Observation and Reflection to Reinforce Sense of Vanity (3:16-21)

3:16 Furthermore, I saw under the sun that in the place of justice, wickedness was there, and in the place of righteousness, wickedness was there. 3:17 I said to myself, God will judge the righteous and the wicked, for there is a time for every matter and for (judging) what is done there. 3:18 I said to myself concerning the children of man that God is testing them that they themselves may see that they are but animals. 3:19 For the fate of the children of man and the fate of animals are one and the same. As one dies, so dies the other. In fact they all have the same breath, and man has no advantage over the animal, for all is vanity. 3:20 All go to one place. All are from dust, and all return to dust. 3:21 Who knows as for the breath of man, whether it goes up and for the breath of the animal, whether it goes down into the earth?

The word “Furthermore” indicates that this passage builds on what precedes. What precedes is mainly about the uncertainties of life. Now Qoheleth highlights that even in the courts of law, the very place where righteousness and justice are supposed to be guaranteed, wickedness may be present. There is no certainty even there. Thus he is going further to create a deeper and more graphic impression of the uncertainties of life. He is not saying there is no justice in the courts of law. We must not impose undue pessimism on him. He is simply saying he has seen unrighteousness and injustice even in the courts of law. Thus, there is no certainty that if we live a righteous life we will not suffer the fate of a criminal, and lose everything we have. This is simply realism. The purpose of this observation at this point of the speech is then to reinforce the sense of vanity evoked through the poem above. This explains the apparent pessimism in the reflection that follows.

As he reflects on this troubling observation, Qoheleth first affirms that God would judge both the righteous and the wicked at the appropriate time. This is because “there is a time for every matter, and for judging what is done there (in the courts of law).” This statement thus “repeats the idea of 3:1, except that the focus here is limited to the time of judgment upon injustice” (Fox 1999: 216). It confirms that the purpose of this observation is to build on the effects of the poem (3:1-8). Since this verse echoes 3:1, where the “time for every matter” refers to events in this world, the judgment alluded to here takes place before death. How God does this Qoheleth does not yet explain here. Even Tremper Longman III, who considers Qoheleth a pessimist, has to admit that in this text Qoheleth “addressed the injustice found in the human law courts.... He reminds himself ... that, though human justice is a rare and fleeting quality, God will set things right.... The innocent and the guilty would get what they deserve from the hand of God” (1998: 127).

It is only after having reminded himself, and reassuring us, of God’s own righteous judgment that he explains why God allows injustice even in the courts of law. Otherwise we will likely misinterpret his explanation as expressing pessimism. For he further reminds himself, and explains to us, that God is (only) “testing” humans to make them see for themselves that they are no different from animals. The Hebrew word translated “testing” basically means “to separate,” and can hence be translated, “choose, select, purify, [or] test,” depending on the context. In this context, “the word says something about God testing people” (Crenshaw 1987: 103). What is the purpose of this testing? To purify character. In Daniel 11:35, this same word is used in the context, “to refine, purge, and make pure” a group of Jews whom God allowed to suffer persecution. How then does injustice in the courts of law cause people to see that they are like animals? And how does this relate to testing them in order to refine or purify them?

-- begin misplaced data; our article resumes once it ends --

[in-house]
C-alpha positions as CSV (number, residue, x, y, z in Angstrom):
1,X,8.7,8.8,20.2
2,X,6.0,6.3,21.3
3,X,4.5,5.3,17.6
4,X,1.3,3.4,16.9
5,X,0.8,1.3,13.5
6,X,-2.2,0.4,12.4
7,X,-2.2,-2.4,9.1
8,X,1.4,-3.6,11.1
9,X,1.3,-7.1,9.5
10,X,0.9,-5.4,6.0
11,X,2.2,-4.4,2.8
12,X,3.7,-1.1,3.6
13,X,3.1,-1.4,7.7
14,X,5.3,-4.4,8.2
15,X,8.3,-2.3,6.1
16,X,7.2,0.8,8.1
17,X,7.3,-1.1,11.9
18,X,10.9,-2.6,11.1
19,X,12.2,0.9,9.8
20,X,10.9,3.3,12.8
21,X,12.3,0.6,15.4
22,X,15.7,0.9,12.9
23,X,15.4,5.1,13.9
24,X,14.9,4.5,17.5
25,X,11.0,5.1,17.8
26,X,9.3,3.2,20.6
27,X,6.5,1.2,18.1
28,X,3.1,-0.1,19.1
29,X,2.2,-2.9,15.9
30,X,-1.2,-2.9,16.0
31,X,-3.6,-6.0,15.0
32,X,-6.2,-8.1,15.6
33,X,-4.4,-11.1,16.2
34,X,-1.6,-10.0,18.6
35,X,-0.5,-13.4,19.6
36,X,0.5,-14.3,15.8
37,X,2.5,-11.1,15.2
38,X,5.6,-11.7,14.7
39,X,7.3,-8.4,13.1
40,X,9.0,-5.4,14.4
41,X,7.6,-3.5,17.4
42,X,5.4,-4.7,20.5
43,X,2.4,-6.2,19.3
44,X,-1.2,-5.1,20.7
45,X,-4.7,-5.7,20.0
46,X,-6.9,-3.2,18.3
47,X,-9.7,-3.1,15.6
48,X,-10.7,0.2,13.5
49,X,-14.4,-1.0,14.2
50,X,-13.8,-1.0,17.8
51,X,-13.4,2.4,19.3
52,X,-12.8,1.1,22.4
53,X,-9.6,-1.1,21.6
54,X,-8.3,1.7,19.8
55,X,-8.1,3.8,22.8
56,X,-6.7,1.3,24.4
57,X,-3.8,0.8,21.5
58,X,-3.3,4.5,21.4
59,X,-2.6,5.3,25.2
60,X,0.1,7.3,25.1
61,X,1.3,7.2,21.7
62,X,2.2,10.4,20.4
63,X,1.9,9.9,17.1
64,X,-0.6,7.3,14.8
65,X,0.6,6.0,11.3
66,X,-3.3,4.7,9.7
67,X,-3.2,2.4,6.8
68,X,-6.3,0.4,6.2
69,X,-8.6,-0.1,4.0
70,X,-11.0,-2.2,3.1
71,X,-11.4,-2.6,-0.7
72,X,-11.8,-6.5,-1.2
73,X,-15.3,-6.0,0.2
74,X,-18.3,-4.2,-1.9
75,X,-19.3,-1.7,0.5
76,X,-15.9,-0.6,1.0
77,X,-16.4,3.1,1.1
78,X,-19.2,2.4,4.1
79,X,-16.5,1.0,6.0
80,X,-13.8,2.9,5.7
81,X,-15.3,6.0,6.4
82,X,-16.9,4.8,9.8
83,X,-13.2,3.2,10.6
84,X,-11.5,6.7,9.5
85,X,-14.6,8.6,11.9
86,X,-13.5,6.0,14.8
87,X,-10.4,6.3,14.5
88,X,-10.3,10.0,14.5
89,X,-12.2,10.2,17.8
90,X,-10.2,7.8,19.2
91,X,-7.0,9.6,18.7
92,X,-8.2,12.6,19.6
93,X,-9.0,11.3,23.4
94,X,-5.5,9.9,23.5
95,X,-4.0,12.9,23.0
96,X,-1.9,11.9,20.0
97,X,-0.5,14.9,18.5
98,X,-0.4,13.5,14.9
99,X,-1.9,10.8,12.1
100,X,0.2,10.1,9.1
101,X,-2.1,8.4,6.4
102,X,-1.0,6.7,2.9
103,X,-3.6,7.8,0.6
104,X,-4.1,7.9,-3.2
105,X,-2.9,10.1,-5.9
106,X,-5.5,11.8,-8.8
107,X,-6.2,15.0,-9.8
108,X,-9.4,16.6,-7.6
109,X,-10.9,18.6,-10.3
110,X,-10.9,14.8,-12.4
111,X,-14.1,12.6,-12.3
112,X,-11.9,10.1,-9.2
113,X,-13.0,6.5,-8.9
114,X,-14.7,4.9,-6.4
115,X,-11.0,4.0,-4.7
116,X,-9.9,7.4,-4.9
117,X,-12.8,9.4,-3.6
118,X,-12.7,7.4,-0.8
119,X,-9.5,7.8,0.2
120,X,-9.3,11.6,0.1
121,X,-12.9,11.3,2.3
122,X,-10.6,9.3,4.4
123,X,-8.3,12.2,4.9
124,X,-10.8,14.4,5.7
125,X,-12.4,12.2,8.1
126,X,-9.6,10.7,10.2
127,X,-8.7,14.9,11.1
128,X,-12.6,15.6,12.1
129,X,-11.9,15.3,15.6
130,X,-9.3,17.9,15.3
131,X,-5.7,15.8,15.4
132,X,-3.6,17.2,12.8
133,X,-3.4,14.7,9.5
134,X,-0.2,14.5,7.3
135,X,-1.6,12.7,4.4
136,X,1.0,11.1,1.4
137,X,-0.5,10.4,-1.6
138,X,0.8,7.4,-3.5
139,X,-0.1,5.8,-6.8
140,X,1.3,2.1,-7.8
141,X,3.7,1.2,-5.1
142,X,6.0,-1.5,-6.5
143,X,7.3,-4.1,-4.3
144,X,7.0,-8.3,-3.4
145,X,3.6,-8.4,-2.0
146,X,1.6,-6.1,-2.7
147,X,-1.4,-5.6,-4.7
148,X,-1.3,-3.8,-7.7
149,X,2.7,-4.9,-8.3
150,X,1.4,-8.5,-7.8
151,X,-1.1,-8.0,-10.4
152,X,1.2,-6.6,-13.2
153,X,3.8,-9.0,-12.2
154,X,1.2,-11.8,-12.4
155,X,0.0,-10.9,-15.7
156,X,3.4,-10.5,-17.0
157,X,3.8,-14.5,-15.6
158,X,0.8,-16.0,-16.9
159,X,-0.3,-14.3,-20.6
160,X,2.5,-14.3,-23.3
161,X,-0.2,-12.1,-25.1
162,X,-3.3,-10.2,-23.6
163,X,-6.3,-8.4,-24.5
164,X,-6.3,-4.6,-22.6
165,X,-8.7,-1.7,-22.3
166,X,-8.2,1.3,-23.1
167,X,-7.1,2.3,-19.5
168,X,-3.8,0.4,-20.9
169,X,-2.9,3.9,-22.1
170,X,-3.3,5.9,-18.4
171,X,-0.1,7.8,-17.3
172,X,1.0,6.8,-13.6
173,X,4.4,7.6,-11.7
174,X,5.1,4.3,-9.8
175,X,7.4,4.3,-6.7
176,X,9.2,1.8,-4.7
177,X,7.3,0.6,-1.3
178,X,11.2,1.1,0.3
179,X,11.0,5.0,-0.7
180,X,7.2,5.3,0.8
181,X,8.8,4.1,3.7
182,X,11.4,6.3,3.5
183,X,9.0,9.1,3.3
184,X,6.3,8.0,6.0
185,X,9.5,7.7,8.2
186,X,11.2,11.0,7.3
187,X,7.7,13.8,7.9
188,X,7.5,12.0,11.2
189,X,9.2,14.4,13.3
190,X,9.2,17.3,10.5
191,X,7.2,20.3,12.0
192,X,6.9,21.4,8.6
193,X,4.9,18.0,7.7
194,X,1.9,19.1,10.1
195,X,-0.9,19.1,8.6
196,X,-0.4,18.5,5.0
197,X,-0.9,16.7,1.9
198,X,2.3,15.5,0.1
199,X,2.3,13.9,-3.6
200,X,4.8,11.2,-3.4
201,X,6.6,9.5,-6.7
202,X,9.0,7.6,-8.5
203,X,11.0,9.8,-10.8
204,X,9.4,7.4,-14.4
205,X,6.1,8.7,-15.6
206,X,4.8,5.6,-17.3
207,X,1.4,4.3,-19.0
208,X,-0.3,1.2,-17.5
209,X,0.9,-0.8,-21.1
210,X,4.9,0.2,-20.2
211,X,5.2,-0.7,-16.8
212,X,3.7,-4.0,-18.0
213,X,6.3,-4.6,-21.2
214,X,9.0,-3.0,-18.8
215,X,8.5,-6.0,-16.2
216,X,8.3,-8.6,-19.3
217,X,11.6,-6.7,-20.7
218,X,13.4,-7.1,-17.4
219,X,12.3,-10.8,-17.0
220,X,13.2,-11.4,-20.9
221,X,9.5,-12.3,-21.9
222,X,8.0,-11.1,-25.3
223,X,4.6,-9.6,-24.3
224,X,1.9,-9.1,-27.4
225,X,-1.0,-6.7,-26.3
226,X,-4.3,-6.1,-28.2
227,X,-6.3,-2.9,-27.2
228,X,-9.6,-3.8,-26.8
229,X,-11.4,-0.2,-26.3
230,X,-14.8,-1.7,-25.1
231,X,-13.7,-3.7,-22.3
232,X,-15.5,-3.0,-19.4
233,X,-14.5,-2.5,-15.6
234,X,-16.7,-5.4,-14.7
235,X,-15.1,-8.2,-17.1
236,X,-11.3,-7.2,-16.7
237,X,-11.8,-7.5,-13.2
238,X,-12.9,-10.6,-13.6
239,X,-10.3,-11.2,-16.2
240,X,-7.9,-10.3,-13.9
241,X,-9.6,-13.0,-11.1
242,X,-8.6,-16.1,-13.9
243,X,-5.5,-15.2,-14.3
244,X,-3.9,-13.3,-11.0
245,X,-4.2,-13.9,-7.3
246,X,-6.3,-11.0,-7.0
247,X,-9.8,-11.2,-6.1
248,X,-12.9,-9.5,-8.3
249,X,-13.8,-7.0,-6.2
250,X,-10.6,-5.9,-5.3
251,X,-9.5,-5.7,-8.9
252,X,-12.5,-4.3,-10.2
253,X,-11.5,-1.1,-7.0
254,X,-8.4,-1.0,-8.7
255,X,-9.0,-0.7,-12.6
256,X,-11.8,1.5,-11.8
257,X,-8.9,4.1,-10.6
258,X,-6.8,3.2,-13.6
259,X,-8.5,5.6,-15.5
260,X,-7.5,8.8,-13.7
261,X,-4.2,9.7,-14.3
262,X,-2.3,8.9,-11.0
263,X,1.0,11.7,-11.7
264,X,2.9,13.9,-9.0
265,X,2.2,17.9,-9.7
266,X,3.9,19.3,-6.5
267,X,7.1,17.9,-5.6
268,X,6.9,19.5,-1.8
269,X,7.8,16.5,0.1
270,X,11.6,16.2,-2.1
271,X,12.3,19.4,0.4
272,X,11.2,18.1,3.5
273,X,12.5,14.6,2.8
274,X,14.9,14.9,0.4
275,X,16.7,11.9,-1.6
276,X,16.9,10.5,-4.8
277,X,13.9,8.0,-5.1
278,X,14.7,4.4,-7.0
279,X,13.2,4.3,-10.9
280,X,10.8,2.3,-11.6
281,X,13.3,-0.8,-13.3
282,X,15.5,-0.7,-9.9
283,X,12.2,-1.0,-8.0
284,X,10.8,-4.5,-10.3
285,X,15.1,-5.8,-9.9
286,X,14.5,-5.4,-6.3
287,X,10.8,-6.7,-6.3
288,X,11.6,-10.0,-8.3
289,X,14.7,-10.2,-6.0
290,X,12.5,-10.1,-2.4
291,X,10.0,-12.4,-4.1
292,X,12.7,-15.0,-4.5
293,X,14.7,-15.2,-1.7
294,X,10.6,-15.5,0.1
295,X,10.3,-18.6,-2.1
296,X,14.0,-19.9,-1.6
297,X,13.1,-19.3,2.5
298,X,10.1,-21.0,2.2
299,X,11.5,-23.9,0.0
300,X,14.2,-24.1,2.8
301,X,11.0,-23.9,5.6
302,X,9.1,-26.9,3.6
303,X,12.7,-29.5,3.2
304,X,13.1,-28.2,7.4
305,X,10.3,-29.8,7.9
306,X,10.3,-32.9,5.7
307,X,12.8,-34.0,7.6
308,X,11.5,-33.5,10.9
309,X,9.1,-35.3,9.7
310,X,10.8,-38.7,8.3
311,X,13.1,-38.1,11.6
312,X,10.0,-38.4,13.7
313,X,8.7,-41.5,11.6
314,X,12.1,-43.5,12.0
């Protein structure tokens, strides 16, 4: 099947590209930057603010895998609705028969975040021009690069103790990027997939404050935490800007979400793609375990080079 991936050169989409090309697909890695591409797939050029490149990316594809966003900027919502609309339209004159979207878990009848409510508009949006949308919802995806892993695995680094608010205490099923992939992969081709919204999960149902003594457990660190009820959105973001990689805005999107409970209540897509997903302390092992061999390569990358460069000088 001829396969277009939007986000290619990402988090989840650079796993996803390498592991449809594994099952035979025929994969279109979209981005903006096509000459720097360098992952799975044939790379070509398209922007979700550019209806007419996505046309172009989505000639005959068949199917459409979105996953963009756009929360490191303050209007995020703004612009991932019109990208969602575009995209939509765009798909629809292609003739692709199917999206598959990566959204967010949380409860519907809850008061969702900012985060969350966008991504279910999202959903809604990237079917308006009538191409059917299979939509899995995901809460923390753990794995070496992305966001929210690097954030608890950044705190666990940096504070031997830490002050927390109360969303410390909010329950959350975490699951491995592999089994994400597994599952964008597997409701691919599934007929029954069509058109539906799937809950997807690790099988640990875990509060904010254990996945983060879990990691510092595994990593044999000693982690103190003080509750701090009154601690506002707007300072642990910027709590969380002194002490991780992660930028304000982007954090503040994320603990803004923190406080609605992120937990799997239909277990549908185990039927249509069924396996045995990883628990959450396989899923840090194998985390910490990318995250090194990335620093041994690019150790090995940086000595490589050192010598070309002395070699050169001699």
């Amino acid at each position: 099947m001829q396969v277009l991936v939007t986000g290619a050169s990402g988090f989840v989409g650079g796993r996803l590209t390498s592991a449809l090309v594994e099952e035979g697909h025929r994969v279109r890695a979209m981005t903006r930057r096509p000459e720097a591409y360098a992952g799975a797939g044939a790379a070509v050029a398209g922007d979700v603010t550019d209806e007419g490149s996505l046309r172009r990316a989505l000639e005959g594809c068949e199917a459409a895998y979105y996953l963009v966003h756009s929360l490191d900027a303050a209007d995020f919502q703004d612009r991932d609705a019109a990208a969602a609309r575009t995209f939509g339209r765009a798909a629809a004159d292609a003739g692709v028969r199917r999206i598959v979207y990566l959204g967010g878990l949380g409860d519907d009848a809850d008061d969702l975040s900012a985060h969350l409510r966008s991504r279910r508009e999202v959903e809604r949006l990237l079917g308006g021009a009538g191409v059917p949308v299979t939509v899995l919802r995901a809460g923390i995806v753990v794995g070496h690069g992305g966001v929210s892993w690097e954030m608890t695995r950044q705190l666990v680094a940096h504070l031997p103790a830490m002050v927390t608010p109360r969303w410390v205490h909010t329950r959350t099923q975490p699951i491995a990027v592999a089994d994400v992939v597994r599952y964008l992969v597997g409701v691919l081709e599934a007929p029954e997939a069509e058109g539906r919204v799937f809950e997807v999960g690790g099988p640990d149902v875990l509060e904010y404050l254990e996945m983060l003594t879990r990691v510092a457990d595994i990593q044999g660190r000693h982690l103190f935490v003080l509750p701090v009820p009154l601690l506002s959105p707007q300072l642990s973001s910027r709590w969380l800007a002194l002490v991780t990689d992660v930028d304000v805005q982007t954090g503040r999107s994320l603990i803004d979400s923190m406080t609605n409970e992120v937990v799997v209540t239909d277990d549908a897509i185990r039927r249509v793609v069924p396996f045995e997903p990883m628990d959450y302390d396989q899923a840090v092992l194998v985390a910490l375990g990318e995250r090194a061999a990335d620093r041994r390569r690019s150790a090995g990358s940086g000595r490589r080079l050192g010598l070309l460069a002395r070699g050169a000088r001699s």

When a judge, sworn to uphold justice, perverts justice, especially when his inhuman treatment of an obviously innocent person brings about much suffering, he is not only treating his victim as sub-human, he himself is behaving like an animal, as if not having a conscience. In fact, when someone behaves inhumanly towards others we say, “You are an animal!” And we know that, given the right set of conditions, anyone is capable of such behavior. So when faced with this testing or trial we are inclined to see that human beings are like animals. This then causes us to see that we are indeed no different from animals, as we have the same “fate” (final outcome) as animals—return to dust (verses 18-20). Qoheleth's comparison of humans with animals may sound unduly negative. But even Longman affirms that “he is not making a blanket comparison; he specifies one area of commonality--death” (1998: 128). Whybray says the first word, “For,” in verse 19 “makes it clear ... that he is comparing man with the animals only in one aspect: their mortality” (1989: 79).

Thus the statement, “man has no advantage over the animal,” must not be taken beyond this point of comparison and so misunderstand Qoheleth as unorthodox. In fact the basis for this statement is given: “They all have the same breath.” As noted by Whybray, “the view implied here, that God gives life to both men and animals by putting breath in them, and that when this breath is withdrawn they die is the common biblical understanding of the matter” (1989: 79). For instance, referring to both humans and animals, Psalm 104:29 says that when God “takes away their breath, they die and return to their dust.” Later, Qoheleth himself spells out that when we die, "the dust returns to the earth as it was, and the breath returns to God who gave it" (12:7). And he would have said the same about animals. For obviously, "the breath returns to God who gave it" is another way of saying "God takes away (that is, takes back) their breath," which applies to both humans and animals (cf. Job 34:14-15).